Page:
I haven’t stopped listening to it since I heard the first breaths in the first few seconds.

It makes me feel like I’m in love. Its romantic, melodramatic and takes you to unexpected places and spaces. While listening I felt my pace quicken, my eyebrows furl, suddenly I’m determined to do something- go somewhere. Yet, there remains a sense of yearning thats overwhelming.

Halfway through the song everything ceases and Karen takes over, ending the last 2 minutes of the song with soft instruments playing alongside her. It becomes repetitive and dreamy as she repeats the same words over and over again- making them more significant by the verse.

I later read that this single was released as part of a film being produced by the French fashion house Kenzo for a promotional campaign. In doing this Karen combined the worlds of fashion, music and film. Below I’ve provided the links for the short film and the song by Karen O, just love this with me.

“Don’t you know my eyes, my eyes
They’ll see you blue
In blue
My one and only”

YO! MY SAINT- Karen O (film version)
YO! MY SAINT -a film 

Maybe, it’s not.

A still from the film “Jules et Jim”

Heres the thing, I have tried numerous times to write about the regular things in life that I find interesting. Such as, bizarre Uber experiences, loneliness in New York, the cool bars I enjoy, meeting men (etc, etc). Pretty much my liberating yet confined adventures here as a young lady in one of the most heavily populated cities in the world.

I CAN’T

Right now, not too much is making sense. Maybe its because I’m naive with not too much experience but, also maybe it’s not.

When I was younger my friend and I constantly gawked at any sign of affection from any potential lover. We loved each other instead. We were having a blast, staying out really late without any responsibilities, laughing really loud, wearing dirty clothes and running around our shitty North Carolina town. It just made sense to keep the idea of any relationship status changing very far from the present. So of course any sign of genuine interest from the other party was something that we stuck our tongues out to and laughed whilst running into the sunset.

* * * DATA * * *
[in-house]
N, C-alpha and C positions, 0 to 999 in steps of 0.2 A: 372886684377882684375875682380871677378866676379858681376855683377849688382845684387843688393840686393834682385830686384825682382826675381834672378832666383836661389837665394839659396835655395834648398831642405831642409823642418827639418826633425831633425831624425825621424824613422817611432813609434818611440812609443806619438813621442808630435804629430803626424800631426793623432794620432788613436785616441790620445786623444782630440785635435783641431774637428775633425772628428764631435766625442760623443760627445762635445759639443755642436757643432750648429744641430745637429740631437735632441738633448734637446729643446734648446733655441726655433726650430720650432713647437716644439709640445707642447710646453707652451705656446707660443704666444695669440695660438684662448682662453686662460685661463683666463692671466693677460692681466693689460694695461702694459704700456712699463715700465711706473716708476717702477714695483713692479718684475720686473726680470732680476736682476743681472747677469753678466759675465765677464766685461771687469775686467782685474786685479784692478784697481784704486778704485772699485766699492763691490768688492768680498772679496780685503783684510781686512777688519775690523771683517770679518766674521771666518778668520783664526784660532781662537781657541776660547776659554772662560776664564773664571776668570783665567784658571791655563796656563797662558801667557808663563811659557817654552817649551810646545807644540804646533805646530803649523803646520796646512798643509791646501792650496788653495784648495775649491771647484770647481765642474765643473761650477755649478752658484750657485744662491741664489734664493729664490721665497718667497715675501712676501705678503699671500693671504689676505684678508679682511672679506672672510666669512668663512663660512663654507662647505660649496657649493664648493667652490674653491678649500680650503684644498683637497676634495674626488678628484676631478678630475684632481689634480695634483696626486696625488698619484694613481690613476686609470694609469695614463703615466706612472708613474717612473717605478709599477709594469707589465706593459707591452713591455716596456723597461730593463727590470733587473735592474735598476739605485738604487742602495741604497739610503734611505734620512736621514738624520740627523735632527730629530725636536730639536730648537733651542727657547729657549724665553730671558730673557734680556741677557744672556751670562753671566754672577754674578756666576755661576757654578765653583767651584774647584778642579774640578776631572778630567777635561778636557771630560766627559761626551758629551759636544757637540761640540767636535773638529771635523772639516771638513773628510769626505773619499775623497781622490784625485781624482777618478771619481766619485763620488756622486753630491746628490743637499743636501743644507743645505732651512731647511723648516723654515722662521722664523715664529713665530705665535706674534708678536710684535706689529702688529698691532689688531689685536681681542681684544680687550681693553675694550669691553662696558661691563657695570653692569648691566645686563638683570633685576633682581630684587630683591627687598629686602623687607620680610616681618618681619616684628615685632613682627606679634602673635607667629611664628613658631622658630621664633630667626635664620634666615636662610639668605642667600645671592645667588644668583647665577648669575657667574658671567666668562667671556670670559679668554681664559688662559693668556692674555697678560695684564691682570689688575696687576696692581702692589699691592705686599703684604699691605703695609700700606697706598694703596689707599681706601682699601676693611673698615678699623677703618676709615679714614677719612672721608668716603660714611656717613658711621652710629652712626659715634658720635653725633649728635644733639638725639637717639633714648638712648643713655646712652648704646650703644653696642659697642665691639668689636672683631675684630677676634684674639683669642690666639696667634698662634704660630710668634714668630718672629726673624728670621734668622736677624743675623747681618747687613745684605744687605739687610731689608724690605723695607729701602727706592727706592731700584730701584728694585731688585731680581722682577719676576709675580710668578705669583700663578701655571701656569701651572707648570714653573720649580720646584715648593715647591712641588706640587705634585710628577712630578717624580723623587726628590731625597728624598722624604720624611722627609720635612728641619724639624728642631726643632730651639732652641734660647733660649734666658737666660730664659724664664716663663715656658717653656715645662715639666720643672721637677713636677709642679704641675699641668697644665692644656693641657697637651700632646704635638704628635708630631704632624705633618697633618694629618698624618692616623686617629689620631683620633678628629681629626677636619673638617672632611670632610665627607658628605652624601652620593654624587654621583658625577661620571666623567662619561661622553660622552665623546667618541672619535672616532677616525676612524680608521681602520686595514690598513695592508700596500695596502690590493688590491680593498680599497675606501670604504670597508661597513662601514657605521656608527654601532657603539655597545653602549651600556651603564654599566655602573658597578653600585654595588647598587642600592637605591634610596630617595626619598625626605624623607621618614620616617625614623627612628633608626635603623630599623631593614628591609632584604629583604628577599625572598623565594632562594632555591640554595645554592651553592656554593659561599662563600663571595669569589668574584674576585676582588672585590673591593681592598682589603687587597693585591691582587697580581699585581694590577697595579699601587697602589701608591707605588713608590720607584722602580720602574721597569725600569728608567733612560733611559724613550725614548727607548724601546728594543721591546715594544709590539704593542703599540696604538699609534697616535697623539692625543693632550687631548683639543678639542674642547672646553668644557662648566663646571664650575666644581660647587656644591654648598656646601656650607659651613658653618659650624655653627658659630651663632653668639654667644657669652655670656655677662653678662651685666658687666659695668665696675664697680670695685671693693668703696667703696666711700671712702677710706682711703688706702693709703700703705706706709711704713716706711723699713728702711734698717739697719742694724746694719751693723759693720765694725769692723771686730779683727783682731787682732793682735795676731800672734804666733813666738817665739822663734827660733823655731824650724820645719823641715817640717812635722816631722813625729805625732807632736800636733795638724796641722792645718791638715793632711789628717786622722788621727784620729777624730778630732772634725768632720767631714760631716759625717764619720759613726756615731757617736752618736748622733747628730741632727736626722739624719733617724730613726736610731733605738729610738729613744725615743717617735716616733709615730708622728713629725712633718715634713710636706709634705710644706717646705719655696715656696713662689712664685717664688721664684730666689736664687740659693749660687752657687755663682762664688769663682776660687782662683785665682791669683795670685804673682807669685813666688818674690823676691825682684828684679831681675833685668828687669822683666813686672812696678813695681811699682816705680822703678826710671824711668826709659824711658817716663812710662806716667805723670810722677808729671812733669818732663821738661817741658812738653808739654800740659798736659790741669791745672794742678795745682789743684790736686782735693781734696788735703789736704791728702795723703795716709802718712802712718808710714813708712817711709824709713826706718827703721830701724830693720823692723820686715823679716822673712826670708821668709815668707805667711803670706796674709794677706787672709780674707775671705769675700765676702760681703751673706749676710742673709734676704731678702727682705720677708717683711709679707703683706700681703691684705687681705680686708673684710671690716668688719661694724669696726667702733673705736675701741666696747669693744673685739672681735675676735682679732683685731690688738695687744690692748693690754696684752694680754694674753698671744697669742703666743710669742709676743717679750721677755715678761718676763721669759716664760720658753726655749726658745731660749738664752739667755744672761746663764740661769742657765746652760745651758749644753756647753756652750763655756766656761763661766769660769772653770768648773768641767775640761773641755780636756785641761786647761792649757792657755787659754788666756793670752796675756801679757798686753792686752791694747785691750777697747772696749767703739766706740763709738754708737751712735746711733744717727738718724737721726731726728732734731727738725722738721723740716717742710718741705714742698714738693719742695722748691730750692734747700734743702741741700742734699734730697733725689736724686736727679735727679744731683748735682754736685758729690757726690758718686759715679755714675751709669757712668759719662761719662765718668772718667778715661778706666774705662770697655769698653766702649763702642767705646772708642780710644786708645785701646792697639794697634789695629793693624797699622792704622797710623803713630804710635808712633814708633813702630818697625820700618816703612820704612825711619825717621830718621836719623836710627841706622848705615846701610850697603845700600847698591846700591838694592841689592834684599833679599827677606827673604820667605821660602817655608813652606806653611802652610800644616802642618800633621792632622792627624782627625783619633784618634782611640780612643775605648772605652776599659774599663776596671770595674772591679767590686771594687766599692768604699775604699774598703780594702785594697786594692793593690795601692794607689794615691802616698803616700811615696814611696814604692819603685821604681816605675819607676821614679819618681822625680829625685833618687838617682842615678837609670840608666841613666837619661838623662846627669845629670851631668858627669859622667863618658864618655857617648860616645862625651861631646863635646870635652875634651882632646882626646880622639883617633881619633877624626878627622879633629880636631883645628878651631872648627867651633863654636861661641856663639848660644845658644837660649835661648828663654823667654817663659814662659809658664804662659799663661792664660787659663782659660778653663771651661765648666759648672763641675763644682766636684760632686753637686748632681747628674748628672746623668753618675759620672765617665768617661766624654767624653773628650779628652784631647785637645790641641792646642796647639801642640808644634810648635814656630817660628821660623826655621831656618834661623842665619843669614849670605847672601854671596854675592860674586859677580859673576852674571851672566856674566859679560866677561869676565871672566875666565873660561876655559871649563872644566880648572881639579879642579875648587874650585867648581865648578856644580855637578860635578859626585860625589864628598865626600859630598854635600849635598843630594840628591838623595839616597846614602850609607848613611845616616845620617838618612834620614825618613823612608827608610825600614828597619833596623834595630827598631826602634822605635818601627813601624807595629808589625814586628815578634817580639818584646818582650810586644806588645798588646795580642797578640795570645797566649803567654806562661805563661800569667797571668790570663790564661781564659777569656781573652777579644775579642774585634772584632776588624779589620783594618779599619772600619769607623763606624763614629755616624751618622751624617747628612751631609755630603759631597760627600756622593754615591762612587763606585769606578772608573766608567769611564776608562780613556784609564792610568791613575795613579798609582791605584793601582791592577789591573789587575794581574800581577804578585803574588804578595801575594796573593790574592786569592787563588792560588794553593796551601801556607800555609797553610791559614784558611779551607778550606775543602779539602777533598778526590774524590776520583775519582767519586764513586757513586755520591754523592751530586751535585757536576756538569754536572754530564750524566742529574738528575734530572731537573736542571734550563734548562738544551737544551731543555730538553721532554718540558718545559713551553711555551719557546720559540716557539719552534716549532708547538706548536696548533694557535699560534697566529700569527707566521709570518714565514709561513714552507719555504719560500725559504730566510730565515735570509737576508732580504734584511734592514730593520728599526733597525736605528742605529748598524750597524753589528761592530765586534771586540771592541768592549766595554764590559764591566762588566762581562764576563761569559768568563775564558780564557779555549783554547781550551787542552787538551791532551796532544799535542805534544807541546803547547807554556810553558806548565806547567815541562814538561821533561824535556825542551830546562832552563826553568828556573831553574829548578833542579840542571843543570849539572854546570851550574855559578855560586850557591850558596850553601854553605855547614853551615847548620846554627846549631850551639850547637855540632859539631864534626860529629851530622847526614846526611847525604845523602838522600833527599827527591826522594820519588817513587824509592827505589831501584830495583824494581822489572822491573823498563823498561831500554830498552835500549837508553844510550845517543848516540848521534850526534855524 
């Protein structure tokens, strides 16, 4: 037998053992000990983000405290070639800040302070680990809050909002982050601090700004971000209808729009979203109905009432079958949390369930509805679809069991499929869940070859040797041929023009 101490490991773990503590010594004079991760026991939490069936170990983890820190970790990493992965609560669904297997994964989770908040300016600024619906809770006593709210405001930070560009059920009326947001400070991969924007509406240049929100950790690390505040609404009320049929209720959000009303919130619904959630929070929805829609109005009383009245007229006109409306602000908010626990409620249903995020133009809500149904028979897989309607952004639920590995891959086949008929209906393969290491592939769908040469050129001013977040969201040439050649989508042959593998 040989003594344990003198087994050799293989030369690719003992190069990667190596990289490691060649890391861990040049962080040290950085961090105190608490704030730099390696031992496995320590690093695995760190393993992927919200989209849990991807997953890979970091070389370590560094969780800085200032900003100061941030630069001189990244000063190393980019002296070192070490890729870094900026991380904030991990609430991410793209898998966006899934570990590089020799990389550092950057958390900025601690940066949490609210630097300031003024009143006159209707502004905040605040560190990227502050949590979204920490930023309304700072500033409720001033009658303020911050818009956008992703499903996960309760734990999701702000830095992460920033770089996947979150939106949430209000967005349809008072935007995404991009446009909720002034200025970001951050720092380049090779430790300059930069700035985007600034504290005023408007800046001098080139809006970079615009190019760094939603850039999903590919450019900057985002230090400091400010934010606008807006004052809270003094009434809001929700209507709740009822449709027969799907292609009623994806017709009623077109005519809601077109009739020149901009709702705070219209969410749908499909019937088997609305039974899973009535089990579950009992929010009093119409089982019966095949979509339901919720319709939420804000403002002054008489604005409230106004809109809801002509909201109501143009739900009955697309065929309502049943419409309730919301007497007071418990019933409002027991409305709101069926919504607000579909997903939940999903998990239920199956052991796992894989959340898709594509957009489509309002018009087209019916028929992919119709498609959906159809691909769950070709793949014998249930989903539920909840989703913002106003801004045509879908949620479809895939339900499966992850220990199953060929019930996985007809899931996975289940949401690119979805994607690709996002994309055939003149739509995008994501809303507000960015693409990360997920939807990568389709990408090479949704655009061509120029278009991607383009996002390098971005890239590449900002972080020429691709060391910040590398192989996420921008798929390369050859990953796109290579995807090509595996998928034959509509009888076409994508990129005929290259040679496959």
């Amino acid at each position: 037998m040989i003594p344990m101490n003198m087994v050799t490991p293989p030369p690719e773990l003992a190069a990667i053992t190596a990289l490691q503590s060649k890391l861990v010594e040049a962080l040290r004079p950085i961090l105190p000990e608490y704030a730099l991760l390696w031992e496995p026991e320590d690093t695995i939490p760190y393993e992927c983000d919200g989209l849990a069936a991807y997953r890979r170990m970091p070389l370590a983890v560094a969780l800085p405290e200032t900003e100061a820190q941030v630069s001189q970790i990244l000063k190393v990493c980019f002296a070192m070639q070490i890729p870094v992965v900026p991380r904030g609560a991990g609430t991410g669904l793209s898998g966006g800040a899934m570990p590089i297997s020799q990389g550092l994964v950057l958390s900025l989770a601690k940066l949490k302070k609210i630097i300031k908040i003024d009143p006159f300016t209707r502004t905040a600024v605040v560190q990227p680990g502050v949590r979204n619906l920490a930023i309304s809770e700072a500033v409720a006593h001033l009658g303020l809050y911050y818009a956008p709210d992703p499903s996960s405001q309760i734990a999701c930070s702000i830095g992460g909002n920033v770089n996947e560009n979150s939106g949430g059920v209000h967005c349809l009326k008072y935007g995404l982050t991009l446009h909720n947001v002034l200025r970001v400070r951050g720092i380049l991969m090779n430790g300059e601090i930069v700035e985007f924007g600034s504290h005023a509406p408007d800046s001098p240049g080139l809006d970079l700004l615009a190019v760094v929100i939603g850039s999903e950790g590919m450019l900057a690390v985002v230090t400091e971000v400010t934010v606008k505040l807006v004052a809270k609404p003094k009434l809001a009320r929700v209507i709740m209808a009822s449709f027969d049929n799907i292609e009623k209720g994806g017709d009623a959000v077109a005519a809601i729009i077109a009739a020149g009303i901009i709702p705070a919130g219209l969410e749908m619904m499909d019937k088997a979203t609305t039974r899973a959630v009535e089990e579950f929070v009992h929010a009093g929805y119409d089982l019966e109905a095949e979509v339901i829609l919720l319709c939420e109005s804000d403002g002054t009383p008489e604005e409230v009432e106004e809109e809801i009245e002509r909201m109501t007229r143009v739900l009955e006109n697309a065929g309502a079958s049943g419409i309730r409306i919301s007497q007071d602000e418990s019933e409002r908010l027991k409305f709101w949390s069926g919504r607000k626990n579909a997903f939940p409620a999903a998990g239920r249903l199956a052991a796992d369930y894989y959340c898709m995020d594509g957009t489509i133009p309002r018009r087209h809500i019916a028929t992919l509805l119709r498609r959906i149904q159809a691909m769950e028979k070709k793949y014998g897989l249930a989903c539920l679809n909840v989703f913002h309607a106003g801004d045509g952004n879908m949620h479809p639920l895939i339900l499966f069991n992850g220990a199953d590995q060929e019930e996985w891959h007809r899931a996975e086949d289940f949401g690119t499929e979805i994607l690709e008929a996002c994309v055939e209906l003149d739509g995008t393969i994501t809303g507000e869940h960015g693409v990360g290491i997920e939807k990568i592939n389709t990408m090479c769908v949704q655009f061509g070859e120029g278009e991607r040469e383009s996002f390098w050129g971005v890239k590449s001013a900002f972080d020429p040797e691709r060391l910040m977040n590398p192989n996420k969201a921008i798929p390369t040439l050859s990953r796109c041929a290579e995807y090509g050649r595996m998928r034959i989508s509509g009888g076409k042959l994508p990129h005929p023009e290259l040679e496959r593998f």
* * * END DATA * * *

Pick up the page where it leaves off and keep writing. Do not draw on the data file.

Recently I’ve found myself tripping into heartbreaks over and over again. Weekly I’ve called my mother either crying in a puddle of my own mistakes or, elated for my future with the “love of my life.” So with all of this babbling on a topic that makes me so happy yet so perplexed here are some lessons I’ve learned that have either shattered or built me.


ADMIT YOUR INSECURITIES:
UGH this is the hardest thing for me. Admitting my insecurities to myself and not projecting them onto my partner is so important. Growing up I always had this idea that jealousy was a healthy reaction from your partner and necessary for relationships. “Its how you know they care”. NOOOOO!

Jealousy is not an opportunity to ambush your partner with unexpected, harsh feelings that are usually very temporary. Take a breath and really look at your situation before speaking on it. This was something I learned from a very patient, loving person and it made me adjust the way I communicated the uncomfortable feelings I inevitably do/will have.

CRY (LOL)
Several subway rides have had my tears on the trains floor, several floral pillows are marked with mascara stains but, once I have a grip on my emotions its easier to begin self-soothing.

Things like taking baths, cleaning my apartment, exploring the city, getting a drink with my girls.
Just admit “okay, this is where I am now and I’ll get over this soon enough.”

YOU ARE YOUR OWN PERSON NO ONE ELSES:
Do NOT stop doing the things you love!!!!! Have “me” days. Yes, it’s nice to spend time with someone I am so fond of but, making sure that I still have my alone time is so important, for myself and the other person. Maintaining my daily routine, going to the gym, enjoying the company of people that aren’t in the same friend group, dancing at my favorite bar, expressing myself creatively, maintaining my views and opinions but, with an open mind to theirs. Yes, of course spend time with someone you want to spend time with but, allow them to cater to their own needs and wants while also focusing on yours. Its really hard to find the sweet spot but, when it happens it’s such a happy place. It’s so important to hold onto the things that make you happy aside from that person.